Playing arm-chair GM for a Super Bowl team is a bit more challenging than getting on a soapbox and laying out a strategy on how to fix perennial losers like Detroit or Cleveland.
The Colts have the luxury of returning the Peyton Manning-led aerial attack featuring the emerging Pierre Garcon and Austin Collie.
Wide receiver Reggie Wayne and tight end Dallas Clark are among the best at their positions.
Jeff Saturday leads a once-dominant but suddenly vulnerable offensive line. Joseph Addai and Donald Brown would be more productive if Indianapolis focused more on the run game. But that’s the tradeoff when Manning is lining up under center.
Resigning Gary Brackett was critical but the loss of Marlin Jackson makes the cornerback position one of the primary weaknesses the father and son team of Bill and Chris Polian will focus on in the draft.
That and improving their interior defensive line, along with replenishing a few spots on the offensive line, will be among the Colts top priorities. Even with Brackett back on board, they might look to add some speed and explosiveness to the linebacking corps.
If the light goes on for Fili Moala, this season maybe the defensive line will be in better shape, but that’s a risk Polian might not want to take by passing up a bigger defensive tackle in the third or fourth round.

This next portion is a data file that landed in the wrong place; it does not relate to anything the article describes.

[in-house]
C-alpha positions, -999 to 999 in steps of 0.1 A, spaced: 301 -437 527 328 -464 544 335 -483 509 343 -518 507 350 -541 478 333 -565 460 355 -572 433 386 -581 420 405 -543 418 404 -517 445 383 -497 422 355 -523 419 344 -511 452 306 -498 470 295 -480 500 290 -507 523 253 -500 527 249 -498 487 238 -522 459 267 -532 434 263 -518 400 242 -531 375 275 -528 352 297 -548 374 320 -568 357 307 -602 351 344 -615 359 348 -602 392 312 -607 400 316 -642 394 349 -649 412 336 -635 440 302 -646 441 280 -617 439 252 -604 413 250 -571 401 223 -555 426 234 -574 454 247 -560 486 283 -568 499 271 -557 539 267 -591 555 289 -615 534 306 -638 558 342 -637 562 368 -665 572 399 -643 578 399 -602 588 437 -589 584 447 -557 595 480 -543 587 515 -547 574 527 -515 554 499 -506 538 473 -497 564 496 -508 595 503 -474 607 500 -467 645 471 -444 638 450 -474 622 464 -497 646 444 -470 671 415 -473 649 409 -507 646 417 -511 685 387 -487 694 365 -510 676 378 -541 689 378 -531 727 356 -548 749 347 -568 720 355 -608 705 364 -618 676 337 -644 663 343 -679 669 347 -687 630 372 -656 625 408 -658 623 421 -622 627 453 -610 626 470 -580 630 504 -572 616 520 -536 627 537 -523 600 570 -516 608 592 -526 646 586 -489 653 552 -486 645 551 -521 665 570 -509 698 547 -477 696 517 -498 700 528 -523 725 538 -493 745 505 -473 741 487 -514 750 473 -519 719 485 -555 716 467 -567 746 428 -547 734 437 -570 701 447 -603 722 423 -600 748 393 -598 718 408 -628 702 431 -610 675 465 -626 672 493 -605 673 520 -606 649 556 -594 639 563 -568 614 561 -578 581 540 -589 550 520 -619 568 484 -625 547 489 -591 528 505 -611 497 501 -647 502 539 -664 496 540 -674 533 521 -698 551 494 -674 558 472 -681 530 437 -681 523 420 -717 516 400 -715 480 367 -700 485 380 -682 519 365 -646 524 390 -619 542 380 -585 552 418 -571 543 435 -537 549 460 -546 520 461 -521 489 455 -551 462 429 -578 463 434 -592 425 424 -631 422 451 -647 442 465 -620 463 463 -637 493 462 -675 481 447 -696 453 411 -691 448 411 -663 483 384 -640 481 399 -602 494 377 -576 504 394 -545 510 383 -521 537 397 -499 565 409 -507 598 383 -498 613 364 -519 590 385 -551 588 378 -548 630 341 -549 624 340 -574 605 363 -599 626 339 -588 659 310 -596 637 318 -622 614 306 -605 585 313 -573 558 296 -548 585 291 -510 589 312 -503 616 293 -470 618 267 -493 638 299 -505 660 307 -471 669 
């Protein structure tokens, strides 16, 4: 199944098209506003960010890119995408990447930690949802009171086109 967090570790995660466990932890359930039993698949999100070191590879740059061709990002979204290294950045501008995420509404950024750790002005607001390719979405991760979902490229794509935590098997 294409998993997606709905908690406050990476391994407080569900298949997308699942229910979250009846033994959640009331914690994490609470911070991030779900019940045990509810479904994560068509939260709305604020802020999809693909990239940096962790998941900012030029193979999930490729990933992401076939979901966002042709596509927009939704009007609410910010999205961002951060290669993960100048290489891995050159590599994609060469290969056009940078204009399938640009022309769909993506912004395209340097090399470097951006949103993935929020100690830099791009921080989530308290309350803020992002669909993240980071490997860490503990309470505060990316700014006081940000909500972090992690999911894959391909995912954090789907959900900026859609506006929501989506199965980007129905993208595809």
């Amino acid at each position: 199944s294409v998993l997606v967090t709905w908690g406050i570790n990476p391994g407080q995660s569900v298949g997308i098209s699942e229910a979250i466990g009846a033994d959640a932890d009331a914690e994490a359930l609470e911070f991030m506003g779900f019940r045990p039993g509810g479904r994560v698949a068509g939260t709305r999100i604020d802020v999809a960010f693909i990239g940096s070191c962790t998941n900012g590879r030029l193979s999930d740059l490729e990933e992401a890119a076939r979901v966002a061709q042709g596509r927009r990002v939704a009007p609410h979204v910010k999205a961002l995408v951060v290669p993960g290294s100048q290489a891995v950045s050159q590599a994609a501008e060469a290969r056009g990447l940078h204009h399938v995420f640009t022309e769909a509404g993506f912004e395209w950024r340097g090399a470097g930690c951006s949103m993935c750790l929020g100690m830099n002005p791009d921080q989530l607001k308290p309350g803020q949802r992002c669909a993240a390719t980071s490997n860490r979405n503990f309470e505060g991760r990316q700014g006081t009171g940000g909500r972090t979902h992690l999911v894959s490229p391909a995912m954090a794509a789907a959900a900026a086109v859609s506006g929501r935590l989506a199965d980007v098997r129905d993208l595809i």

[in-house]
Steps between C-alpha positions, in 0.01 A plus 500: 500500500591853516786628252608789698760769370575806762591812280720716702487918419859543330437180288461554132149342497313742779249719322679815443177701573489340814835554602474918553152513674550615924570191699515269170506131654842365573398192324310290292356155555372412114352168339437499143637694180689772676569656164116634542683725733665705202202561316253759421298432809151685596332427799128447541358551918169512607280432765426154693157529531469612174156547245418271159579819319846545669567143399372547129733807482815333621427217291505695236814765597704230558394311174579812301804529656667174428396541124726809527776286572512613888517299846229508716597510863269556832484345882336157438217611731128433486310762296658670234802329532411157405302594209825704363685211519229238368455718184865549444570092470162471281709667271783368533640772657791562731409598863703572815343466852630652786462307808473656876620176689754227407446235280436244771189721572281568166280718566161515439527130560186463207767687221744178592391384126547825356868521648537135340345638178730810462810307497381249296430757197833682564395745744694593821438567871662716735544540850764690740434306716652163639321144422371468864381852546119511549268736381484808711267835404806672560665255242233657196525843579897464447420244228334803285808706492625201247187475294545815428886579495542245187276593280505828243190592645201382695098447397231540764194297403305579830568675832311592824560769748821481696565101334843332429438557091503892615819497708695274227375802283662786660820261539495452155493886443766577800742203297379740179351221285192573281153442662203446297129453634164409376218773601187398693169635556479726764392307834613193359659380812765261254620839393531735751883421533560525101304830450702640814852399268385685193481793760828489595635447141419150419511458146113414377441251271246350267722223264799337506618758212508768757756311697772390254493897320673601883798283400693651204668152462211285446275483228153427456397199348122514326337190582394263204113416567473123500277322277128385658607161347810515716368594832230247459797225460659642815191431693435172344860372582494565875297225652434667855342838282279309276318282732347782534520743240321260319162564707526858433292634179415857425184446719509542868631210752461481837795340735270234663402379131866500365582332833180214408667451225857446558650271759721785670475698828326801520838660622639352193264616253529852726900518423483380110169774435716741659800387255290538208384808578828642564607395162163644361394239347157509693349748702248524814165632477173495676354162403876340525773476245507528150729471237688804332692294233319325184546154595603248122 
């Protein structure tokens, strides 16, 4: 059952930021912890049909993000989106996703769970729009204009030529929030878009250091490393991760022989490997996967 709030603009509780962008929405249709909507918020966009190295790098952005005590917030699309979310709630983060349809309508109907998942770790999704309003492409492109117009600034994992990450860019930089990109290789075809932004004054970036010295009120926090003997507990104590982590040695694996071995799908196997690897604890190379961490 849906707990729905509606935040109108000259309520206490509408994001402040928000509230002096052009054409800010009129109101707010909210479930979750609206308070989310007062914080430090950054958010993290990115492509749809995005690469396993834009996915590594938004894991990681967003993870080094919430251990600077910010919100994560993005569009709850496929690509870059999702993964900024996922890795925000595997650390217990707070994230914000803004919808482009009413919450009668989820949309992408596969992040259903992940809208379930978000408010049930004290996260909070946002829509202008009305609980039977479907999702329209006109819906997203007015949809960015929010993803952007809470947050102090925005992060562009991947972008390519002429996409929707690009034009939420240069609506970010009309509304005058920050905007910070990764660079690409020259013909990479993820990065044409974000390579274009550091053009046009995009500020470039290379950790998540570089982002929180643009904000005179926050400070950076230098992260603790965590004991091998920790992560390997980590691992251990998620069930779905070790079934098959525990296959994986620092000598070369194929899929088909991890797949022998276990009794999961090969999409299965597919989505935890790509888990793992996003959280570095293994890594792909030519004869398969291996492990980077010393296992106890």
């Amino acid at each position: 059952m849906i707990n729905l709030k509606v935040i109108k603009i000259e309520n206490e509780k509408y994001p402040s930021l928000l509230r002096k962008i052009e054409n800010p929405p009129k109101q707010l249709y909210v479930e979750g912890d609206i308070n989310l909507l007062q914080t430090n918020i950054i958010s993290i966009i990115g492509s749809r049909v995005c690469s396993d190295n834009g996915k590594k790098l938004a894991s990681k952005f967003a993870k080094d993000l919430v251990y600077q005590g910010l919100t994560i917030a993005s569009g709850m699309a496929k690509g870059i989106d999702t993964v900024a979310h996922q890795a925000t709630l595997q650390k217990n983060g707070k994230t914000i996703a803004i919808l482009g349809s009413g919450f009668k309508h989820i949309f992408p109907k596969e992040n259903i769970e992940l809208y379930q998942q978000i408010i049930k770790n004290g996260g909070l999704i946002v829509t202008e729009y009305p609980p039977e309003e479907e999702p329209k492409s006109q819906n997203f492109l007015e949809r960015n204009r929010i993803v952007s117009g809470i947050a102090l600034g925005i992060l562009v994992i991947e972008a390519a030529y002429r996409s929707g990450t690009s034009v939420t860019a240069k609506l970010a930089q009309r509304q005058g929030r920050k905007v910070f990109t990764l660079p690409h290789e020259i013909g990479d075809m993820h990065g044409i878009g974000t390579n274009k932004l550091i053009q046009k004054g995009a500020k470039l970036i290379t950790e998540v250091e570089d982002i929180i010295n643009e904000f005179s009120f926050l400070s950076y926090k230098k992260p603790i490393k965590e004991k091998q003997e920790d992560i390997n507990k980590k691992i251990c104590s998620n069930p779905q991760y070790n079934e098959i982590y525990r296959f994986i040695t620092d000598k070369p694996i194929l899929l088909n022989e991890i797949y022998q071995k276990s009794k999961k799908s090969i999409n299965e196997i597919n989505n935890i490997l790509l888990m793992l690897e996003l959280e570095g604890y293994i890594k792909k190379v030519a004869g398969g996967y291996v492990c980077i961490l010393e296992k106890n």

Often ignored outside of serious Colts fans and media circles is the atrocious return game, which hasn’t been exactly thoroughbred or stallion-like the past two seasons. In fact, the Colts ranked among the league’s worst in both kick and punt return yards per kick.
While cornerback is a major need, you’d think the other half of the secondary would be solidified with Pro Bowl-caliber players Bob Sanders and Antoine Bethea at strong and free safety, respectively. Unfortunately, that’s not the case.
Sanders is a personal favorite but despite unquestionable toughness, his durability has been frustrating for Colts fans. He’s missed more games than he’s played thus far in his injury-riddled career since Indianapolis drafted him in 2004.
If, and it’s a big if, he completely recovers from past injuries (primarily last year’s biceps tear) and avoids the IR, Sanders will make up one half of the best safety tandem in the league.
Two-time Pro Bowl free safety and current restricted free agent, Antoine Bethea, should remain in Indianapolis after they placed a first-round tender on the former sixth-round pick out of Howard University. That’s good news for Colts fans as they should expect to see both players on the field to open the 2010 season.